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Re: Finding a continuous solution of a cubic

  • To: mathgroup at smc.vnet.net
  • Subject: [mg86310] Re: Finding a continuous solution of a cubic
  • From: "David W.Cantrell" <DWCantrell at sigmaxi.net>
  • Date: Sat, 8 Mar 2008 05:40:51 -0500 (EST)
  • References: <fq3agu$fq0$1@smc.vnet.net> <fqb92v$n6s$1@smc.vnet.net> <fqlmnf$jcm$1@smc.vnet.net>

Hugh Goyder <h.g.d.goyder at cranfield.ac.uk> wrote:
> Thanks to Andrzei and Daniel for their helpful comments -they have
> enabled me to simplify the problem. The response from David appears
> to  do exactly what I want but I am completely mystified as to what he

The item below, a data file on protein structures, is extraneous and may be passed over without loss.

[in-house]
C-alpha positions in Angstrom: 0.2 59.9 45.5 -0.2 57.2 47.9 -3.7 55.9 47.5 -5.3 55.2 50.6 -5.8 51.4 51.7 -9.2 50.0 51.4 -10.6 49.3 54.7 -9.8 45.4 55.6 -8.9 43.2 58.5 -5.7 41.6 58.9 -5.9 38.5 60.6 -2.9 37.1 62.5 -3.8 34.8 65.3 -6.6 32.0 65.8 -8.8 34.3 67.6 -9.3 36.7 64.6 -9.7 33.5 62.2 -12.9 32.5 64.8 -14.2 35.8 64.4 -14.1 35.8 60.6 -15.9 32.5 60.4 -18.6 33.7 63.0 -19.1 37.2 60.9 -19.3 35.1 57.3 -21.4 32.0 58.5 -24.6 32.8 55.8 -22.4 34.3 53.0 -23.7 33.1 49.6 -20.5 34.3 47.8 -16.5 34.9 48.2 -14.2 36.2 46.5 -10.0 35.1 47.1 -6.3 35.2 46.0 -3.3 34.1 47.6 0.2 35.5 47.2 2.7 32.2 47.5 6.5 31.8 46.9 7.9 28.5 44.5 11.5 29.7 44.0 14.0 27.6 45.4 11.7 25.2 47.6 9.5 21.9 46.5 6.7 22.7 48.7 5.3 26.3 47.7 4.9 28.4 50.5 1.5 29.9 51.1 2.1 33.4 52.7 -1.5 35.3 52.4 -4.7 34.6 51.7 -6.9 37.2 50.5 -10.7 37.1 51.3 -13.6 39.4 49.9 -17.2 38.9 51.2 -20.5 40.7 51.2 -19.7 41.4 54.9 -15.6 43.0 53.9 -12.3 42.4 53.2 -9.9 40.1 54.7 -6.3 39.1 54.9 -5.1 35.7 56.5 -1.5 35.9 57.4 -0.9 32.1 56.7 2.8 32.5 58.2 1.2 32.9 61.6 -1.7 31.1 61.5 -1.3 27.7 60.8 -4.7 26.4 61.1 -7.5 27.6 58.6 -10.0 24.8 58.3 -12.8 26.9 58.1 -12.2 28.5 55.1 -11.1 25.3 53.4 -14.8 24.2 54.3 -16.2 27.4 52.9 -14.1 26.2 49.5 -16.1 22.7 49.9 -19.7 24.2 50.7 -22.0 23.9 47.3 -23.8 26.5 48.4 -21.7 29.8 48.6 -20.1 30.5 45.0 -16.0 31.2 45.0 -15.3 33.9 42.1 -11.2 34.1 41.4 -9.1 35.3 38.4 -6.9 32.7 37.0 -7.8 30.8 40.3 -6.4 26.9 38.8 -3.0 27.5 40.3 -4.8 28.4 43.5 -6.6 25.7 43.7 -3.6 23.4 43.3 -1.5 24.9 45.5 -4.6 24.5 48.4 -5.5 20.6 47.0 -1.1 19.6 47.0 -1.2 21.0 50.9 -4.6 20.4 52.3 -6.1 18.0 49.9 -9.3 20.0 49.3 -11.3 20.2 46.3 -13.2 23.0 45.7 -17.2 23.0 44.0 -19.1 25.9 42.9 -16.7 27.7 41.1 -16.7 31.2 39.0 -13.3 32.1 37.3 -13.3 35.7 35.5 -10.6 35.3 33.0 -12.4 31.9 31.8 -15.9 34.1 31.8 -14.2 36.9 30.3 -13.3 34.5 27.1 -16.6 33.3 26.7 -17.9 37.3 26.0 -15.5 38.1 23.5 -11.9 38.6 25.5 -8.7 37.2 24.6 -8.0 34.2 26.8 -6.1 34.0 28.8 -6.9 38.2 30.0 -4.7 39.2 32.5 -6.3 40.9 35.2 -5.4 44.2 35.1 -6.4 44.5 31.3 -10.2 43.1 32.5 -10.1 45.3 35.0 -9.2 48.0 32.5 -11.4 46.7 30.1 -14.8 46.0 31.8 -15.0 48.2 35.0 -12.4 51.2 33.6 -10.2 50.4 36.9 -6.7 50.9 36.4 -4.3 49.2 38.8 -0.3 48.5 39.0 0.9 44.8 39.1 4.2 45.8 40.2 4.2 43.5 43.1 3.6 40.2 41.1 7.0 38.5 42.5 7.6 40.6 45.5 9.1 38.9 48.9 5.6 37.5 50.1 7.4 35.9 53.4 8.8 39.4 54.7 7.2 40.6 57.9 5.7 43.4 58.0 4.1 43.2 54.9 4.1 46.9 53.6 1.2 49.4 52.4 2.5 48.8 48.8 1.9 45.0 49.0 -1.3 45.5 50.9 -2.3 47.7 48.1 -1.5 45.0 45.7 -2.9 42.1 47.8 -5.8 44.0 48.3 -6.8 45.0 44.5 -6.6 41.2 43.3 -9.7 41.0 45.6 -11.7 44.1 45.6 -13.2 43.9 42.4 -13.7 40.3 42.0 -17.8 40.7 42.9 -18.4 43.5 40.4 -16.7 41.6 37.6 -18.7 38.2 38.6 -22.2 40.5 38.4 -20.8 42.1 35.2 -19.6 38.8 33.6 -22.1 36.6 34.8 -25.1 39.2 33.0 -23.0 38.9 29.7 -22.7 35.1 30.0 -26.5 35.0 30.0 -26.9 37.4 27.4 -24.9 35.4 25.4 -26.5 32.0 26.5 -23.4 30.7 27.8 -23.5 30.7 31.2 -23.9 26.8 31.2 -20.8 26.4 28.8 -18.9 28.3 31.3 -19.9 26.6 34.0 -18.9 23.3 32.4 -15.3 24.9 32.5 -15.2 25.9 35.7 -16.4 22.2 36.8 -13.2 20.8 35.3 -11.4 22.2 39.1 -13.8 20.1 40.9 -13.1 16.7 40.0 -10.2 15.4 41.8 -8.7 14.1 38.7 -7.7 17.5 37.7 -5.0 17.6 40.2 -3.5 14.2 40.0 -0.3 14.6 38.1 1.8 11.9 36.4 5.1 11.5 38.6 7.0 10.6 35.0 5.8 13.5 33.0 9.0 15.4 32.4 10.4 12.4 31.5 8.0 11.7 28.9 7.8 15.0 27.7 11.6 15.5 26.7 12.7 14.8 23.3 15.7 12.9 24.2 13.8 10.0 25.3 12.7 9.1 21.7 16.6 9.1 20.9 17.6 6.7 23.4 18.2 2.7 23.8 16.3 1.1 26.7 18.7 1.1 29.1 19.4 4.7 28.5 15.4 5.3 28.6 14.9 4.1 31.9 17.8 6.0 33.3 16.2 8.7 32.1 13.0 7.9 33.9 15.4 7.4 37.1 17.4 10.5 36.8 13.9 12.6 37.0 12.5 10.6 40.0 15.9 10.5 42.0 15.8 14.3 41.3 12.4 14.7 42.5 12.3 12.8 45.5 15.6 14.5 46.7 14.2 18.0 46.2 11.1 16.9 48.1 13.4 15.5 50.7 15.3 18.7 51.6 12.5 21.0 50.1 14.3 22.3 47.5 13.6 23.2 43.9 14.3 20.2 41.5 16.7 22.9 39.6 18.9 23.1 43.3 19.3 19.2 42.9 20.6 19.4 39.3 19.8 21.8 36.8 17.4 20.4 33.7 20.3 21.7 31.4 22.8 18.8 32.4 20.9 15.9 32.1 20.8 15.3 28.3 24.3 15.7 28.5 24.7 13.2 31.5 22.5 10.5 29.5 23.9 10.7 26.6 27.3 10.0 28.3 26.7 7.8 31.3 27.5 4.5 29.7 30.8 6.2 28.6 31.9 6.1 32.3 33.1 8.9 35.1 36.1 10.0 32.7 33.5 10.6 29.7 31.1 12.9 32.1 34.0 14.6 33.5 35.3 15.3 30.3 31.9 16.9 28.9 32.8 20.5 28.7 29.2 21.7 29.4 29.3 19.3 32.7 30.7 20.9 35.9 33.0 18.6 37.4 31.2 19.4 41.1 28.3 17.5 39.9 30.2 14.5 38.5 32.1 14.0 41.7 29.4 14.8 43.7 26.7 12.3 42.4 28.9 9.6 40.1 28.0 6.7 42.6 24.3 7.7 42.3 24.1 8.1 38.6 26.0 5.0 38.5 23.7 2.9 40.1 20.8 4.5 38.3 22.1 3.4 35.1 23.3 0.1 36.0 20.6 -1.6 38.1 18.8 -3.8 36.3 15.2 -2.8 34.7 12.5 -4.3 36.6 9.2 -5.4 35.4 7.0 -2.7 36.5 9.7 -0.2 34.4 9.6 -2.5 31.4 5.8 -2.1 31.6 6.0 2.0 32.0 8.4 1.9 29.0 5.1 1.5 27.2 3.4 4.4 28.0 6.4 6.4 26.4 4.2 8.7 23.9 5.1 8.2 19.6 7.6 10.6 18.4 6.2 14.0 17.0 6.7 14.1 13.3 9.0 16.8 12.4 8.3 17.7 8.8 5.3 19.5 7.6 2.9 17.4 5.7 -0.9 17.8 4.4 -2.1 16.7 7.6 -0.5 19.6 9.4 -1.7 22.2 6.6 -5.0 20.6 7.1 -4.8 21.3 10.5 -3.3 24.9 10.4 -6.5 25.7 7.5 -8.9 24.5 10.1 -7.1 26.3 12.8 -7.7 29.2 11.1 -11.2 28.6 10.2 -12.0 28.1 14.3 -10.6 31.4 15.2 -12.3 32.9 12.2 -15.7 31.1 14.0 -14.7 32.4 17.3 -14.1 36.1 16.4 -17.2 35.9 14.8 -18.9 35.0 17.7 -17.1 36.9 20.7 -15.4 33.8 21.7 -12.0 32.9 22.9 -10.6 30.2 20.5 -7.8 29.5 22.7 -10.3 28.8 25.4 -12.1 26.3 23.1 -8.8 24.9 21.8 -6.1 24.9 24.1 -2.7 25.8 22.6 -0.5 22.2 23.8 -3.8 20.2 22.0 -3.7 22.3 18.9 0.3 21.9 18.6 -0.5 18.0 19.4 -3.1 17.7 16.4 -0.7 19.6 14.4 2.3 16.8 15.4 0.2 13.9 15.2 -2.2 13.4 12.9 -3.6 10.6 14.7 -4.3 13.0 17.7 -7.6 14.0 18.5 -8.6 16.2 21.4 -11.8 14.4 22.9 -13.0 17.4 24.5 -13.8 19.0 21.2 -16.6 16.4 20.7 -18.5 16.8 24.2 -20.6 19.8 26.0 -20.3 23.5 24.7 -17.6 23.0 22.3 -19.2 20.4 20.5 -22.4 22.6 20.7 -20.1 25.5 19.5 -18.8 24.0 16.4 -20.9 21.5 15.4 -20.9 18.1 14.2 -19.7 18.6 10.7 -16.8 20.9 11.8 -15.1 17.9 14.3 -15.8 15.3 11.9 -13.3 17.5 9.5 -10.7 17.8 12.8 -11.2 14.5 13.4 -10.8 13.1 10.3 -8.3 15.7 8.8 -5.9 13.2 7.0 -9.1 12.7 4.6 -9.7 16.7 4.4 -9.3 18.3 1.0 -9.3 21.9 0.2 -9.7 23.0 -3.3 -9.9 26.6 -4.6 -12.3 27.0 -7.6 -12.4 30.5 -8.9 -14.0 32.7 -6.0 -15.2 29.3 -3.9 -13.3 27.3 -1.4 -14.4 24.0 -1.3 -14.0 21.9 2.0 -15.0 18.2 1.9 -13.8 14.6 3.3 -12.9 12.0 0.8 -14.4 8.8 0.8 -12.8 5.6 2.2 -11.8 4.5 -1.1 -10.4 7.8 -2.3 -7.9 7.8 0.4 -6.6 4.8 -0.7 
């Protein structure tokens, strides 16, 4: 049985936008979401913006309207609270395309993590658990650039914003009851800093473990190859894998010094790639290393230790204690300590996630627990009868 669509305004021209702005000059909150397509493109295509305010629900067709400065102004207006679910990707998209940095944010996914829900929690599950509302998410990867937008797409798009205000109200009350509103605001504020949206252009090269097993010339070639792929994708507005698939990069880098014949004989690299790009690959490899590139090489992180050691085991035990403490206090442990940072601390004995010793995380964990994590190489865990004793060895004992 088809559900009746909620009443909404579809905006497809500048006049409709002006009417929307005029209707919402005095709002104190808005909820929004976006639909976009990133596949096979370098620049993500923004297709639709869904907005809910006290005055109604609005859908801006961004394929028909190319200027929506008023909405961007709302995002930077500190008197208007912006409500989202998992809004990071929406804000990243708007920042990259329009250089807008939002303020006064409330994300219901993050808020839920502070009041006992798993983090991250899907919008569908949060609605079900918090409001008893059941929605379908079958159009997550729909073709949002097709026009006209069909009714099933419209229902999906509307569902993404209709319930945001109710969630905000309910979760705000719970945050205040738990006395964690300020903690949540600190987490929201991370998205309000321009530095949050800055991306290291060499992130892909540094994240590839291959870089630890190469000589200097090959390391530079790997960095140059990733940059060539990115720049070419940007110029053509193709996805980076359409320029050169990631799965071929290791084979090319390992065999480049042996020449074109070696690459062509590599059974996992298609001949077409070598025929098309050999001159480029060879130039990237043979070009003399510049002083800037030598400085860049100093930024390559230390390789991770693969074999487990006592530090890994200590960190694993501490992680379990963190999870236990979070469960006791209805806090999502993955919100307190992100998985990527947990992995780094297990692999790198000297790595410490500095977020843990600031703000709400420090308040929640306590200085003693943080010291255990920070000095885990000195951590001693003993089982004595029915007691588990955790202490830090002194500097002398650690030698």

> did to get these  region boundaries. Please could you reveal the magic
> you used to find the regions?

I'm glad that I was able to give you exactly what you wanted. Namely,

"...the three functions you want, the solutions of d == 0,
can be expressed as

x -> Root[-2 a b + (-1 + b + a^2 b) #1 + #1^3 &, 1]
applicable when  27 a^2 b^2 <= (1 - b - a^2 b)^3 Or a <= 0

x -> Root[-2 a b + (-1 + b + a^2 b) #1 + #1^3 &, 2]
applicable when  27 a^2 b^2 <= (1 - b - a^2 b)^3

x -> -Root[2 a b + (-1 + b + a^2 b) #1 + #1^3 &, 1]
applicable when  27 a^2 b^2 <= (1 - b - a^2 b)^3 Or a >= 0 "

As to the boundaries, I hate to say that I merely graphed the solutions,
thought about the discriminant, and then wrote down the appropriate
conditions for applicability. In a private email, you said that you had
other similar problems and therefore hoped that I would disclose my method.
I've done so now, but it's not really a "method" in the sense you wanted.
Perhaps one of our more algebraically inclined cognoscenti could describe a
true "method".

David


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